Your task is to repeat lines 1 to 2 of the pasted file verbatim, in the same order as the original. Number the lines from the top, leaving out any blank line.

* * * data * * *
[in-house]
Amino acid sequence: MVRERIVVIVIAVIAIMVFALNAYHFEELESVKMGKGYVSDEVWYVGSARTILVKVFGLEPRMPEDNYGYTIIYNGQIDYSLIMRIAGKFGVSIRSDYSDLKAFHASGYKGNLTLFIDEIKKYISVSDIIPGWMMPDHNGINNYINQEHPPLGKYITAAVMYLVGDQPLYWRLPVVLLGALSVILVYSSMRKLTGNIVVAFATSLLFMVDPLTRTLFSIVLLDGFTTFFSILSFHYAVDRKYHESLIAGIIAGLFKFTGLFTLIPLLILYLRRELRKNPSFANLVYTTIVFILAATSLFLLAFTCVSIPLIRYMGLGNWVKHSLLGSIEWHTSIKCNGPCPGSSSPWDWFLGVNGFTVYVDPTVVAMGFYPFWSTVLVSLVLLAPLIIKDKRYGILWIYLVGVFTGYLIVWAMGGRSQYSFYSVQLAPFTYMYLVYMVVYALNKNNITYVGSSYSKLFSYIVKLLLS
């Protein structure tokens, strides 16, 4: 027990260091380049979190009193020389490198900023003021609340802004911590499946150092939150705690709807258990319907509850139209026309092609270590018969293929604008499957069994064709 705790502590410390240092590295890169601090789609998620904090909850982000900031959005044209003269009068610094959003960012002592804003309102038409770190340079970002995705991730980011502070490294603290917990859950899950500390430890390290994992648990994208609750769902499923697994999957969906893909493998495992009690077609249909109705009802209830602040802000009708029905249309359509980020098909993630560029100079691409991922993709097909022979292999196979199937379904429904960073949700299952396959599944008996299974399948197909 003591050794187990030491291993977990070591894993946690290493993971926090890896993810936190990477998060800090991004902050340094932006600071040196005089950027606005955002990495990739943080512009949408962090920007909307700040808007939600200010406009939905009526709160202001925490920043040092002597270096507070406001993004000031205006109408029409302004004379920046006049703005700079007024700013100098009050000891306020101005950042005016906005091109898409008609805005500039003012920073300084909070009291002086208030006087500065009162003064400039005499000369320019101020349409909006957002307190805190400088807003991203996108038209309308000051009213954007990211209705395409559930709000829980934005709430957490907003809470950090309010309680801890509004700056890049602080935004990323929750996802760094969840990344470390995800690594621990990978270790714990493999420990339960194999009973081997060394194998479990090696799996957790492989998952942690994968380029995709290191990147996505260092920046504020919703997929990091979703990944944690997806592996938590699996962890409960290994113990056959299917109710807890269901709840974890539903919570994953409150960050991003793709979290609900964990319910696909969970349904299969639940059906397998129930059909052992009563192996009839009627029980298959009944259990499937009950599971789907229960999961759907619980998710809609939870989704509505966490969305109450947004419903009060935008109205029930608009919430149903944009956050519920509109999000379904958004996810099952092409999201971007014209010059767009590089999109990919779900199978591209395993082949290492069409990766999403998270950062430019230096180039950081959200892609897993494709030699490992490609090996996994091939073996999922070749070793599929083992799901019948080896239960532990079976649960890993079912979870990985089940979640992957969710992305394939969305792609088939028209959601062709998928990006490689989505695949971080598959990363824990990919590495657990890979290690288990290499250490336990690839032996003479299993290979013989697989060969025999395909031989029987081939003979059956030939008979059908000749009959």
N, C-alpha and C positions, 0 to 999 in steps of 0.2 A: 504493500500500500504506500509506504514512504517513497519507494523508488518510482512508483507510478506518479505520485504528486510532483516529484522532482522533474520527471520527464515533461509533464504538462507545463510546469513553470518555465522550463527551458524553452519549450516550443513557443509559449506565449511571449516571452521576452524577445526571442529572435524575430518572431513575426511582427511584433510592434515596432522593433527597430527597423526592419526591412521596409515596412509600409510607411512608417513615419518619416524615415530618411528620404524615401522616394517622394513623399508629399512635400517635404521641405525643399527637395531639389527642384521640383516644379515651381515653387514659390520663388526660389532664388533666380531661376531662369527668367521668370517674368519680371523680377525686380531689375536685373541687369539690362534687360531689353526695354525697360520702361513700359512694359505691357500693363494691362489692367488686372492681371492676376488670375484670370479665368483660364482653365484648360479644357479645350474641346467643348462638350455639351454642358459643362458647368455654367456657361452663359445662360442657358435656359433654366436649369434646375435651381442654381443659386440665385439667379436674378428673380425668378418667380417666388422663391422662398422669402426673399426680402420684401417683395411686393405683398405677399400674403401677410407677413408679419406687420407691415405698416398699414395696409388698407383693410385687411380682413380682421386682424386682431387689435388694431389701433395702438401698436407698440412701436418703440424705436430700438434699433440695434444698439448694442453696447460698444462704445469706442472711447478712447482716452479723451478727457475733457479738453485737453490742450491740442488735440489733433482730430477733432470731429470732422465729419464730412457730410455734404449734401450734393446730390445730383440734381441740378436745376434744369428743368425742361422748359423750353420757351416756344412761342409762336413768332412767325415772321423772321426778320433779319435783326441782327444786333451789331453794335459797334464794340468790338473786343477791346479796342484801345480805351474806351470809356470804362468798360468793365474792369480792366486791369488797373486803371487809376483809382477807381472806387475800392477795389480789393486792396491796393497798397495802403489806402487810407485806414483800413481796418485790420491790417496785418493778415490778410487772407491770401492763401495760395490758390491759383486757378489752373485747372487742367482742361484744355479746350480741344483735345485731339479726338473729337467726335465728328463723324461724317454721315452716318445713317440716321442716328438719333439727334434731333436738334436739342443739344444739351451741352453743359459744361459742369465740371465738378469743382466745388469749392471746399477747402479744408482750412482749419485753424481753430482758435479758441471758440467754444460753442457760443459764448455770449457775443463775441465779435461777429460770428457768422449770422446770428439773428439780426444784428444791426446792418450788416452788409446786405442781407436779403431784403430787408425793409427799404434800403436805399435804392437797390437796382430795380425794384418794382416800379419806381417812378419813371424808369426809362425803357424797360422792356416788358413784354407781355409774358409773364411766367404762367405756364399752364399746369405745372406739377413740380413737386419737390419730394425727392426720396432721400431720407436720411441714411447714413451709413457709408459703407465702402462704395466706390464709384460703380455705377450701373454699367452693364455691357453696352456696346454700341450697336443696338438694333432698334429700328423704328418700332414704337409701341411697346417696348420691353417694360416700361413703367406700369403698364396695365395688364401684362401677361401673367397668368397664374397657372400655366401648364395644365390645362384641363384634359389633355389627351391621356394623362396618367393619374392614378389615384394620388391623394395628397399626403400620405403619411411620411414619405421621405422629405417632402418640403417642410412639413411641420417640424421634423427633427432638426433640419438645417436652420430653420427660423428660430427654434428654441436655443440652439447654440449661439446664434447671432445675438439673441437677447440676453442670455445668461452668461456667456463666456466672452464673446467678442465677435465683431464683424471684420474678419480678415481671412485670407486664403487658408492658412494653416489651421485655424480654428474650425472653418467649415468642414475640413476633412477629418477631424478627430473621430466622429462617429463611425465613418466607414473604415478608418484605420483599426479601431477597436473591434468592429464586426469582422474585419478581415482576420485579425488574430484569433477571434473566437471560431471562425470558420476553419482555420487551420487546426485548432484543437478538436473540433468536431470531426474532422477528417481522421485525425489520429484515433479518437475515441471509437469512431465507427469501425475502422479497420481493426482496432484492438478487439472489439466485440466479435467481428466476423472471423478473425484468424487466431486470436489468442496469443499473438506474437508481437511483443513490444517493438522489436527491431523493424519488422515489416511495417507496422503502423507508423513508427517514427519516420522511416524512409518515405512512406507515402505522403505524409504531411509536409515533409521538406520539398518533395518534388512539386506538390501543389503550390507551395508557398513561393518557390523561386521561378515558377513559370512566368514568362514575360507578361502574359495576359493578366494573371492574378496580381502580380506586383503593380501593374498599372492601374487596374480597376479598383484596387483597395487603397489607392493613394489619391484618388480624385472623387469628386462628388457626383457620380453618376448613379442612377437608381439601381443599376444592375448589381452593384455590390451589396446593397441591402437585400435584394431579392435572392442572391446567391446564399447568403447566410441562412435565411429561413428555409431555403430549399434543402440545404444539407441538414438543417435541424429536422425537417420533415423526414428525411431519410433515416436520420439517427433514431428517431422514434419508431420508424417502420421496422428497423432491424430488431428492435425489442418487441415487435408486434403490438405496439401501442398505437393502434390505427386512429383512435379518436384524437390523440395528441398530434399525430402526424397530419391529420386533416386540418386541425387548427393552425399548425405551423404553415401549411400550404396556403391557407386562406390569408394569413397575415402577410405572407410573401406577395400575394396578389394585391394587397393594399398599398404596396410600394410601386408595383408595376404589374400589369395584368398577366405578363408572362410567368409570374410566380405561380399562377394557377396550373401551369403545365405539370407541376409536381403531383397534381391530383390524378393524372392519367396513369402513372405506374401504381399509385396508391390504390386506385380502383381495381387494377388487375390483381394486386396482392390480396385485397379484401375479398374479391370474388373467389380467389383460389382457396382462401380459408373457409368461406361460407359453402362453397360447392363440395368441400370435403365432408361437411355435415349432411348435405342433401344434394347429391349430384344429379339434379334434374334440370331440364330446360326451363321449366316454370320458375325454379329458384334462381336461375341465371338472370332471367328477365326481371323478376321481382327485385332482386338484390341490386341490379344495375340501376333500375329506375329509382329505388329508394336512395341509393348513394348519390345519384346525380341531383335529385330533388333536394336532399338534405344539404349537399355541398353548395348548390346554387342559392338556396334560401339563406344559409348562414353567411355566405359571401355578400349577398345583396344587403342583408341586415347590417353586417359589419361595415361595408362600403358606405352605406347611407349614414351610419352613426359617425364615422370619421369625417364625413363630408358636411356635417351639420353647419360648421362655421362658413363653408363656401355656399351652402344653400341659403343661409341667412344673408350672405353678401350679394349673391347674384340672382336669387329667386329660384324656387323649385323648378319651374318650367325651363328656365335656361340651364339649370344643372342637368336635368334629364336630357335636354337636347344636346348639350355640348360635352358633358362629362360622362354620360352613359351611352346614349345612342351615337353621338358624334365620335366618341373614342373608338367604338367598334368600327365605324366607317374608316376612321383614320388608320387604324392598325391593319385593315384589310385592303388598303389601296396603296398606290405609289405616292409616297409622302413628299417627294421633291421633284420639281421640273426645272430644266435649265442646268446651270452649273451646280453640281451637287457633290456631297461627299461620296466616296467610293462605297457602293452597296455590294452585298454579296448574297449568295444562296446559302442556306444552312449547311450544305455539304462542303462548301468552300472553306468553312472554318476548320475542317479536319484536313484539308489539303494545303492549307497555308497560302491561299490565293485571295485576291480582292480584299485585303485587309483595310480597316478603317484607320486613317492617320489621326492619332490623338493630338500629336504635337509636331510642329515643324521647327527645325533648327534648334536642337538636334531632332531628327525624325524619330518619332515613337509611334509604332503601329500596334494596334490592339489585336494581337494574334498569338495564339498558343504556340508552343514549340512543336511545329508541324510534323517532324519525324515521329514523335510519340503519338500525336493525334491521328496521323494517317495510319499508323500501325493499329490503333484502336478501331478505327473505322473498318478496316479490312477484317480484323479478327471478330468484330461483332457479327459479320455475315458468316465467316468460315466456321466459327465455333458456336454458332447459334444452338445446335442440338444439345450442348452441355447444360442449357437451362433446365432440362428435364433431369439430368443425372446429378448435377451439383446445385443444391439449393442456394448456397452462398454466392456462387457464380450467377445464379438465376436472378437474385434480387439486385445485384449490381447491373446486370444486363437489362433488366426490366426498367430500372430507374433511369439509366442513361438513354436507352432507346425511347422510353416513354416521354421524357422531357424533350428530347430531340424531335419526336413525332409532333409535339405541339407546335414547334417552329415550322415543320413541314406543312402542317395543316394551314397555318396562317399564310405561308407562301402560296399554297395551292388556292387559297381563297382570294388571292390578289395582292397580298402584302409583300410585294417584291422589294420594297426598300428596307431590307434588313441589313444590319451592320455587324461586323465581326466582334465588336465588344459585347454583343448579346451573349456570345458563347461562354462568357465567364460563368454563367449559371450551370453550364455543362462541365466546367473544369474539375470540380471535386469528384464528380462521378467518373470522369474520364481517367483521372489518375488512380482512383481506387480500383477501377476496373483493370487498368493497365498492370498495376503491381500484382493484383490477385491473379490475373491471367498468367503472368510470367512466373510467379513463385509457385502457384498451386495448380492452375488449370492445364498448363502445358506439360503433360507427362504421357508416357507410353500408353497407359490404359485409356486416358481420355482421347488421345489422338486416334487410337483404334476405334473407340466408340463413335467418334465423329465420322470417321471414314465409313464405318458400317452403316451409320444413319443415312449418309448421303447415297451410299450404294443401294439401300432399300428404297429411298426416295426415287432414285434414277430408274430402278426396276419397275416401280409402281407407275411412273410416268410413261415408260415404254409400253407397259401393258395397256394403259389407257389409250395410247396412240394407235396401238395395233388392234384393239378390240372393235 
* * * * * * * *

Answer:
[in-house]
Amino acid sequence: MVRERIVVIVIAVIAIMVFALNAYHFEELESVKMGKGYVSDEVWYVGSARTILVKVFGLEPRMPEDNYGYTIIYNGQIDYSLIMRIAGKFGVSIRSDYSDLKAFHASGYKGNLTLFIDEIKKYISVSDIIPGWMMPDHNGINNYINQEHPPLGKYITAAVMYLVGDQPLYWRLPVVLLGALSVILVYSSMRKLTGNIVVAFATSLLFMVDPLTRTLFSIVLLDGFTTFFSILSFHYAVDRKYHESLIAGIIAGLFKFTGLFTLIPLLILYLRRELRKNPSFANLVYTTIVFILAATSLFLLAFTCVSIPLIRYMGLGNWVKHSLLGSIEWHTSIKCNGPCPGSSSPWDWFLGVNGFTVYVDPTVVAMGFYPFWSTVLVSLVLLAPLIIKDKRYGILWIYLVGVFTGYLIVWAMGGRSQYSFYSVQLAPFTYMYLVYMVVYALNKNNITYVGSSYSKLFSYIVKLLLS